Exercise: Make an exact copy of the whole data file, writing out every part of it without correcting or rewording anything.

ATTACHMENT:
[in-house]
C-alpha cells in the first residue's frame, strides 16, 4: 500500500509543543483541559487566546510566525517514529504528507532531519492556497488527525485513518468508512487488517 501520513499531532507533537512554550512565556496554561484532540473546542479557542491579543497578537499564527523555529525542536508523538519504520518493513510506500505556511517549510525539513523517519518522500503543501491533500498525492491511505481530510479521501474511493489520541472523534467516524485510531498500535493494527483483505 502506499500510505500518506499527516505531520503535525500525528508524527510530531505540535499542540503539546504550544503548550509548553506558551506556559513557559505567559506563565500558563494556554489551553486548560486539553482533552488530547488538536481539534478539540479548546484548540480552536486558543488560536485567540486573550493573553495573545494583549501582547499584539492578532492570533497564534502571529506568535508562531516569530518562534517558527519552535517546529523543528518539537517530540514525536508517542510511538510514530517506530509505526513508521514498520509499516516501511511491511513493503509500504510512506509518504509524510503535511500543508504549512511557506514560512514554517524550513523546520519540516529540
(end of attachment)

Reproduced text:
[in-house]
C-alpha cells in the first residue's frame, strides 16, 4: 500500500509543543483541559487566546510566525517514529504528507532531519492556497488527525485513518468508512487488517 501520513499531532507533537512554550512565556496554561484532540473546542479557542491579543497578537499564527523555529525542536508523538519504520518493513510506500505556511517549510525539513523517519518522500503543501491533500498525492491511505481530510479521501474511493489520541472523534467516524485510531498500535493494527483483505 502506499500510505500518506499527516505531520503535525500525528508524527510530531505540535499542540503539546504550544503548550509548553506558551506556559513557559505567559506563565500558563494556554489551553486548560486539553482533552488530547488538536481539534478539540479548546484548540480552536486558543488560536485567540486573550493573553495573545494583549501582547499584539492578532492570533497564534502571529506568535508562531516569530518562534517558527519552535517546529523543528518539537517530540514525536508517542510511538510514530517506530509505526513508521514498520509499516516501511511491511513493503509500504510512506509518504509524510503535511500543508504549512511557506514560512514554517524550513523546520519540516529540